There's little point in having a balance that exceeds the amount the AER is paid on - ie having more than £2,500 saving in Nationwide's FlexDirect - as you won't receive any interest on it. It's best to keep an eye on your balance, and transfer any excess to a savings account, where that cash can grow.

Note that Santander's 123 account also charges £5 a month. The others are all free, but you'll be charged £3 for the Lloyds Bank Club Lloyds account if you don't pay in the minimum monthly deposit.

Find out more:the best high-interest bank accounts

If you have £3,500 to saveu2026

To see how the top-rate high interest current account would compare to the top-rate instant-access savings account, we've figured out how much interest you would earn over the course of a year with £3,500 to save.

The Nationwide FlexDirect current account

This account requires you to pay in £1,000 a month and the bonus interest rate only applies to the first £2,500.

Keep in mind that the bonus rate ends after 12 months, so you'll need to find a new account with a better return at this stage.

Let's assume you deposit £2,500 in the first month. Every following month, you deposit £1,000 at the beginning of the month, then withdraw it again - you could even deposit it into another high-interest current account to meet its deposit requirements.

You'll still earn 5% AER on the full £2,500.Interest is paid monthly and is compounded, meaning your interest will also earn interest.

After a year, you'll have a balance of £2,625 - so you've earned £125.

This is a good return but you could earn more by opting for a current account with a generous welcome bonus.

HSBC's Advance Account, for instance, has a £175 welcome bonus if you apply via the Money Saving Expert site, or £150 if you go direct.

The Welcome to Newbury instant-access account

As The Family Building Society's Premium Saver requires a minimum initial deposit of £15,000, it's not an option for someone with £3,500 to save.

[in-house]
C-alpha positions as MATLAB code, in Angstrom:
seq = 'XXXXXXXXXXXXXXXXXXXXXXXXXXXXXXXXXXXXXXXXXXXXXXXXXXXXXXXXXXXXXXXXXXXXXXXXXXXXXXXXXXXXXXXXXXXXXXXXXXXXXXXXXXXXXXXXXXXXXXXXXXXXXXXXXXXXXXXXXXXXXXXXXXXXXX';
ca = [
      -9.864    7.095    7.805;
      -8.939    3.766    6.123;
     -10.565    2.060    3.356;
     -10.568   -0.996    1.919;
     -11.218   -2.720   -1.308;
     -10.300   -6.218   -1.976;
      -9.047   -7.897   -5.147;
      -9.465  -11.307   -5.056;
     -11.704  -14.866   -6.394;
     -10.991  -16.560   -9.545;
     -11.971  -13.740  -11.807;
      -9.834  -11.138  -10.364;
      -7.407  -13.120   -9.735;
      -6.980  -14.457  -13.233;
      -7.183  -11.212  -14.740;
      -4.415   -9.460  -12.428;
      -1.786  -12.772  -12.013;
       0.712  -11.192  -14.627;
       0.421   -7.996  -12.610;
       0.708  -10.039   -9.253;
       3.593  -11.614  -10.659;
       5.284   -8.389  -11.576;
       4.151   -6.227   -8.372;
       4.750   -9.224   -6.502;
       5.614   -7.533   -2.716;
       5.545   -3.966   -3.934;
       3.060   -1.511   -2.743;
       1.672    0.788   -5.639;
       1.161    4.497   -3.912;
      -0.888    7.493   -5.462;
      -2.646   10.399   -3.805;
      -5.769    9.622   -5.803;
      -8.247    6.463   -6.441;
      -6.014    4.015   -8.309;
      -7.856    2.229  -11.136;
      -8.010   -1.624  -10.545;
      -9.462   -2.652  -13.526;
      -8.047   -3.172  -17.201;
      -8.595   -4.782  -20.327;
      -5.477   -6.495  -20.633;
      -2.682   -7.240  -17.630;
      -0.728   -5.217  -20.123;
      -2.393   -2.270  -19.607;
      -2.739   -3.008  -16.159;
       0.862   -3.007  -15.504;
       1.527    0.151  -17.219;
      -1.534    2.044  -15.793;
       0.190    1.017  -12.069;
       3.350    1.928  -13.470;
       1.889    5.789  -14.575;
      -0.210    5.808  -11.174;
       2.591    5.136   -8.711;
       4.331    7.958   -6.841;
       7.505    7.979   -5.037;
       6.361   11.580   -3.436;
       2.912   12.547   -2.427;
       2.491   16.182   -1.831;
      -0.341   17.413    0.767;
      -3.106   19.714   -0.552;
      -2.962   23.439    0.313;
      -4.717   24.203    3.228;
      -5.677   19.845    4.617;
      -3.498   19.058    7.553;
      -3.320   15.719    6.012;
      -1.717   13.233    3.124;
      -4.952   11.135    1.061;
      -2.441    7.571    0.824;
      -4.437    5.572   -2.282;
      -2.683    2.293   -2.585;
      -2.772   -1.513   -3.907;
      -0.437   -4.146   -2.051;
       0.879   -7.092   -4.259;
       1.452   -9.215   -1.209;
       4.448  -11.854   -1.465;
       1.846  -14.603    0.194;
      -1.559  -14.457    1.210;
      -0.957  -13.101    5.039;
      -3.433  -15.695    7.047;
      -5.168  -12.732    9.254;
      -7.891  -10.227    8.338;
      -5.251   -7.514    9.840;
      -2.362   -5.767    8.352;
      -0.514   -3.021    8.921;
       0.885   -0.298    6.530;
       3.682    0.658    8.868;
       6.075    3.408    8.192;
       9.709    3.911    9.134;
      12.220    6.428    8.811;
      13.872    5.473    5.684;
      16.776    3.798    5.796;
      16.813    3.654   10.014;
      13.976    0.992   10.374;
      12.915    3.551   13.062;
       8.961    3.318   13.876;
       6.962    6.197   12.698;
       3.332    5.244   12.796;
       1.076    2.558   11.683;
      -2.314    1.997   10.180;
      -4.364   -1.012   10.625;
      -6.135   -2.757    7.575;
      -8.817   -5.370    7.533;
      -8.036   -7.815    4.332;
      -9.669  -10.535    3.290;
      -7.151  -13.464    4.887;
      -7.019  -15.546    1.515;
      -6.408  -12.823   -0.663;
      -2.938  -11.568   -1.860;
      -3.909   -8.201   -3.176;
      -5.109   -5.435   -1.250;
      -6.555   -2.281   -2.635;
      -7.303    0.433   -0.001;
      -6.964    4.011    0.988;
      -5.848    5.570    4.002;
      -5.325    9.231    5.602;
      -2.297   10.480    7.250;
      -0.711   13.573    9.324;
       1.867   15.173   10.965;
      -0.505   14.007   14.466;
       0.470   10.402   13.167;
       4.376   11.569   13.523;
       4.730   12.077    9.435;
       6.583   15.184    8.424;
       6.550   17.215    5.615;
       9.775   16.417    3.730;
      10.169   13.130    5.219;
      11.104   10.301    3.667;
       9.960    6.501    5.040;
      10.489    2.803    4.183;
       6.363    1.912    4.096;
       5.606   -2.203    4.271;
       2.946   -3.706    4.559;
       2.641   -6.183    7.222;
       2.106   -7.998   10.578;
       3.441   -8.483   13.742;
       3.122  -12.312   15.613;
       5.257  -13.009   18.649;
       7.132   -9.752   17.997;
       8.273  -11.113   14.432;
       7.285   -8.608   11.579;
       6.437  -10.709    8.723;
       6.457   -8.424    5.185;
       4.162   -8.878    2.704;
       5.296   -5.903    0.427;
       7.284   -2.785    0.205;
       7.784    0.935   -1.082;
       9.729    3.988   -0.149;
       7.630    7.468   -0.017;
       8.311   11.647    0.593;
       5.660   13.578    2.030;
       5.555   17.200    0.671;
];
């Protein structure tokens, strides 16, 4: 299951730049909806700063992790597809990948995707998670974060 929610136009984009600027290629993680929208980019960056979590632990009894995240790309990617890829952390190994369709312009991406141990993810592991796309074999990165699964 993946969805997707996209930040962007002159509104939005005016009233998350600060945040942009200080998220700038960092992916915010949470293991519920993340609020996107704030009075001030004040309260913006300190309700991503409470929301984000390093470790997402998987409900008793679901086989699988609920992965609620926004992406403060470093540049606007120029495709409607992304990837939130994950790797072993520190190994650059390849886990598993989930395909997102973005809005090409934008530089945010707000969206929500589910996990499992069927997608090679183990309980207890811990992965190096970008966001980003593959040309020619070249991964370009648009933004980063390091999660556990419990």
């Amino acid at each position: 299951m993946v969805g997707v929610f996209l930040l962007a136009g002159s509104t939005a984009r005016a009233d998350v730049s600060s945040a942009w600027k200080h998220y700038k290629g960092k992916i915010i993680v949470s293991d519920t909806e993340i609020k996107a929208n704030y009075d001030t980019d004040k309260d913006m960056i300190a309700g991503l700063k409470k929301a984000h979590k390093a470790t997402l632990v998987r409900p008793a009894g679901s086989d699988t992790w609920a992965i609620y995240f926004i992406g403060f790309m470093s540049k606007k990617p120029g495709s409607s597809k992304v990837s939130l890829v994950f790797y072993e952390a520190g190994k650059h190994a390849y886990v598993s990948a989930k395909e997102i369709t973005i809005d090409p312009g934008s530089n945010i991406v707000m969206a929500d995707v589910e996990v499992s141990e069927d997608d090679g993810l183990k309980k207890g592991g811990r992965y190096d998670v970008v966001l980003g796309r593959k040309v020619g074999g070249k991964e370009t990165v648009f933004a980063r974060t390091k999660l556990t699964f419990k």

The next-best option is this Newbury Building Society account - except that the maximum amount you can save is £3,000. It's available to 'new savers' who don't have any other Newbury savings accounts, and 'new mortgage customers' who have completed with Newbury in the last 12 months, but don't have any savings products.

What's more, savers must live within the regional catchment area - it's not available nationwide.

You'll earn 1.50% AER on all your cash which, after a year, will leave you with £3,048, or a return of £48.

The interest is calculated daily, and paid annually on 31 October.

Find out more:how to find the best savings account

Instant-access vs current accounts

While our example shows that you could earn more in a year with a high interest current account, that's not all you should consider.

High interest current accountswork well if:

  • You want to have your salary paid into that account to meet the minimum requirements - and earn enough to do so
  • You trust yourself not to spend the 'savings' in your current account, which will likely be used for all of your other day-to-day spending
  • You're sure the interest you earn won't exceed your personal savings allowance

Instant-access accountswork well if:

  • Your pay or amount you can save varies from month to month
  • You have a lot of money to deposit in one go, and want to earn interest on all of it
  • You want to keep your savings separate from the cash you spend - while still having access if you need it
  • You want to earn interest tax-free in an instant-access cash Isa

Find out more:personal savings allowance and tax on savings interest

Which? Limited is an Introducer Appointed Representative of Which? Financial Services Limited, which is authorised and regulated by the Financial Conduct Authority (FRN 527029). Which? Mortgage Advisers and Which? Money Compare are trading names of Which? Financial Services Limited.